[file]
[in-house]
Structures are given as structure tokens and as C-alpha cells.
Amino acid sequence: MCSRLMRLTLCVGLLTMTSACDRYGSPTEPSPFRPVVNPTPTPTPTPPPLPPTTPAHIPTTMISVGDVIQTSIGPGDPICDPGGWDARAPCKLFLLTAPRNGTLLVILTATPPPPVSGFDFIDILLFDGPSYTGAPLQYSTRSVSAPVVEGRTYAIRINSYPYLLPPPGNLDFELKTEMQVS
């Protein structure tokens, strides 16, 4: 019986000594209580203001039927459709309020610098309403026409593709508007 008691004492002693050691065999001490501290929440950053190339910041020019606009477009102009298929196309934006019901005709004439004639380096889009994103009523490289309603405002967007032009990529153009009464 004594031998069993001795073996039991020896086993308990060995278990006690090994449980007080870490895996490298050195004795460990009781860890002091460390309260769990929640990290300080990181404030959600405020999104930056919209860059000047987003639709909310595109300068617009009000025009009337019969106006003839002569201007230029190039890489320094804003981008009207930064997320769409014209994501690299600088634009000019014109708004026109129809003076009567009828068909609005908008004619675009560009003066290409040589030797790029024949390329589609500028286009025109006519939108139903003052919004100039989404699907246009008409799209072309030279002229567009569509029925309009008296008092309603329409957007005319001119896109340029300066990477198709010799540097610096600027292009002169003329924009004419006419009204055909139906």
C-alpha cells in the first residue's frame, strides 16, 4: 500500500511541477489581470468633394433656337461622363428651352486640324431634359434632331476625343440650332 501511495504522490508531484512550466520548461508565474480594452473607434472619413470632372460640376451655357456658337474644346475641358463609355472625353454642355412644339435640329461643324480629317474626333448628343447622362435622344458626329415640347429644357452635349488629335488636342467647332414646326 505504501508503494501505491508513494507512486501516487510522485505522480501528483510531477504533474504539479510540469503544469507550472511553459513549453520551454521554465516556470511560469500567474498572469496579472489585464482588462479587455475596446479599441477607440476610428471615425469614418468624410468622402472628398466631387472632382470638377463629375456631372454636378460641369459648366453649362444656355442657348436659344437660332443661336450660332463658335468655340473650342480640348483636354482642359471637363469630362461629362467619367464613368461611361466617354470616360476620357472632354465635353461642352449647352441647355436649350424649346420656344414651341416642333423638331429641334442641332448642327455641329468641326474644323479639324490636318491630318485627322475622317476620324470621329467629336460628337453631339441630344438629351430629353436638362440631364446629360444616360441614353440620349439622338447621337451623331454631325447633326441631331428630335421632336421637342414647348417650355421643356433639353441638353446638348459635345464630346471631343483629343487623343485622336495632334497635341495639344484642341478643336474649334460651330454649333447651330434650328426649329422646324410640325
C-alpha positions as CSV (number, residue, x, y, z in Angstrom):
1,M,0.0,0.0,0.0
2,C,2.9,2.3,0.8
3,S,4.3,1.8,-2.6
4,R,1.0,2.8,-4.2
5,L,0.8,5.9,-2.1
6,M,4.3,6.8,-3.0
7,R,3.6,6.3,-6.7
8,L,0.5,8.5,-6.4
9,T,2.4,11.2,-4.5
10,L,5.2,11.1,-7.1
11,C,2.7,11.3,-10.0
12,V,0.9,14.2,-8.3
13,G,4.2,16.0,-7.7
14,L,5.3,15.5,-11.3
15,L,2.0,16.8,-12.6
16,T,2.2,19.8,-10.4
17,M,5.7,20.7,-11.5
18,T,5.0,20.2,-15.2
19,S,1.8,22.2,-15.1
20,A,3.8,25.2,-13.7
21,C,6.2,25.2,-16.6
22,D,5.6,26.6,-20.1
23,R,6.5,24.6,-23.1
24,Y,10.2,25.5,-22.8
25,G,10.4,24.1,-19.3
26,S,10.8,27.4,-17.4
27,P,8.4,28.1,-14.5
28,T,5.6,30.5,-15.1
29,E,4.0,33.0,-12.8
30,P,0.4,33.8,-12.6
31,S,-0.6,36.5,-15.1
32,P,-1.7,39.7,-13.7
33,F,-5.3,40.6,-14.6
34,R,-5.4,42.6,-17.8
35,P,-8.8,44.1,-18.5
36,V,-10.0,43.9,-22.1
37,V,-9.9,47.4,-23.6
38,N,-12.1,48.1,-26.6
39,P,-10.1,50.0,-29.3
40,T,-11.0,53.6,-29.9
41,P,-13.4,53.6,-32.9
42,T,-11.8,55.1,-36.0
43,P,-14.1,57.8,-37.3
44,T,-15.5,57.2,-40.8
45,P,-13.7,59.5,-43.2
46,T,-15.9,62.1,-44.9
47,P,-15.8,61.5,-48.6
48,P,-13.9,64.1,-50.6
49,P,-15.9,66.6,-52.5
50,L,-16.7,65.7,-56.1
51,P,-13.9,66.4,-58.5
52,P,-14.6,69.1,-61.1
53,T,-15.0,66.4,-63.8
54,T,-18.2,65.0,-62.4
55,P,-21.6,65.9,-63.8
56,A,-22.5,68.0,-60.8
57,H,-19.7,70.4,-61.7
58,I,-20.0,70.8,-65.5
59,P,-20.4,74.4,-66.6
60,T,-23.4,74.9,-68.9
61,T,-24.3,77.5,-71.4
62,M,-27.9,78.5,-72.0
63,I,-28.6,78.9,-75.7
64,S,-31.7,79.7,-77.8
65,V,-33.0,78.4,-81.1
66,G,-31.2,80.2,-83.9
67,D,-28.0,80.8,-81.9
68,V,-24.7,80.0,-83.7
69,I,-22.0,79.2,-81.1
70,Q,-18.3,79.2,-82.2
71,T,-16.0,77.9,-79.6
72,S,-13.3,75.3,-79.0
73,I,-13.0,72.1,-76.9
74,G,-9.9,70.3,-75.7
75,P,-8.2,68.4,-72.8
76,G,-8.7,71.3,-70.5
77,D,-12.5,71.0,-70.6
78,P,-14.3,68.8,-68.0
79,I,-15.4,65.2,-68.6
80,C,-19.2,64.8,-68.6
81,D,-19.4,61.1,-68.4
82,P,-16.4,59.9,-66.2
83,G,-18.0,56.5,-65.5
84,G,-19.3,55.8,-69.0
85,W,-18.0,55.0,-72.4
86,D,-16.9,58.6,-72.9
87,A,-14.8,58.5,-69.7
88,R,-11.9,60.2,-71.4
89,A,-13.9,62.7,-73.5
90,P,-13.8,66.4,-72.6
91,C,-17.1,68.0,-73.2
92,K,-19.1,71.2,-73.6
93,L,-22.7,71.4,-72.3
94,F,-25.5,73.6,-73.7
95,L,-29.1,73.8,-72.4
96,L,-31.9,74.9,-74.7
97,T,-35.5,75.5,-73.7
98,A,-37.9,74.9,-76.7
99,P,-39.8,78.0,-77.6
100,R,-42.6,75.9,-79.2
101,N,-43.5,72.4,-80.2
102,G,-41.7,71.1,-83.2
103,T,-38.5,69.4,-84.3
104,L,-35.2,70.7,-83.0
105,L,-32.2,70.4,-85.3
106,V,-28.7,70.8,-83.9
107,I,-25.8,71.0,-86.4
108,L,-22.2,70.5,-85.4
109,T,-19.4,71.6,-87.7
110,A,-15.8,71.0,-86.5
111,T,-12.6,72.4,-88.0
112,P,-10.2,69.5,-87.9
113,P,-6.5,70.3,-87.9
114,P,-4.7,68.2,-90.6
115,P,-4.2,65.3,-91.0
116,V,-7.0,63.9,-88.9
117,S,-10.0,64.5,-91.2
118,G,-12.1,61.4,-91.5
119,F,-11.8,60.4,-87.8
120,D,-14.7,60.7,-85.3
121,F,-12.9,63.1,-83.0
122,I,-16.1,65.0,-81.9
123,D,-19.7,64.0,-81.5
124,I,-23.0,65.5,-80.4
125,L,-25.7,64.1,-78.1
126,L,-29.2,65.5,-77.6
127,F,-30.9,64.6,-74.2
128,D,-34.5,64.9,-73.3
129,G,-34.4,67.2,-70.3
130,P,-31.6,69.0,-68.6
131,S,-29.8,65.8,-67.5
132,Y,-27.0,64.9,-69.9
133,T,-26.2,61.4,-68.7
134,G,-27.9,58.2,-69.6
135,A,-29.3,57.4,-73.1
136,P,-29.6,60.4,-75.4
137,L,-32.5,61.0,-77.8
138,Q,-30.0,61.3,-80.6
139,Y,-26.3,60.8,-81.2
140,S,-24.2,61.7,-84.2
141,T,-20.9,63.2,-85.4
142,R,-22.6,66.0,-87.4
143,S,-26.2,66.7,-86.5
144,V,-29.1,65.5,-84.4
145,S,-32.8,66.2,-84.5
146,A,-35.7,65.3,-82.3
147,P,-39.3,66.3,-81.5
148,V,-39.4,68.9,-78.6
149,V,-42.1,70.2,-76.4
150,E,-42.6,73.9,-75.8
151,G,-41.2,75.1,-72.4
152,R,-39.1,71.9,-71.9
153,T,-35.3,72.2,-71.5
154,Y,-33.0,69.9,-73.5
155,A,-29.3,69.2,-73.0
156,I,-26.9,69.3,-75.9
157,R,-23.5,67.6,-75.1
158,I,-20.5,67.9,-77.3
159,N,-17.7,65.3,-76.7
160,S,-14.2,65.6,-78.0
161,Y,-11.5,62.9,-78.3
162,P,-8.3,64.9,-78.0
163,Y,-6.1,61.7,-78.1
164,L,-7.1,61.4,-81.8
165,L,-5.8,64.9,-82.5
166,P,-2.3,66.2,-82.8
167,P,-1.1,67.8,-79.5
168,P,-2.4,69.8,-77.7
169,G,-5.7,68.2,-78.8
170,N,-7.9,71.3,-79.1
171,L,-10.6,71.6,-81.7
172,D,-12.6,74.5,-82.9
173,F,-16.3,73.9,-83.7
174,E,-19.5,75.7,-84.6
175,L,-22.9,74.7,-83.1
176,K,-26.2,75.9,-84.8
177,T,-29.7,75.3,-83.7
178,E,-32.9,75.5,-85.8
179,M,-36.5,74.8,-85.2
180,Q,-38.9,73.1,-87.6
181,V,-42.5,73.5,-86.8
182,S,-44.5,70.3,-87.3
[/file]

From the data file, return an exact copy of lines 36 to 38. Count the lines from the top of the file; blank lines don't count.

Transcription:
30,P,0.4,33.8,-12.6
31,S,-0.6,36.5,-15.1
32,P,-1.7,39.7,-13.7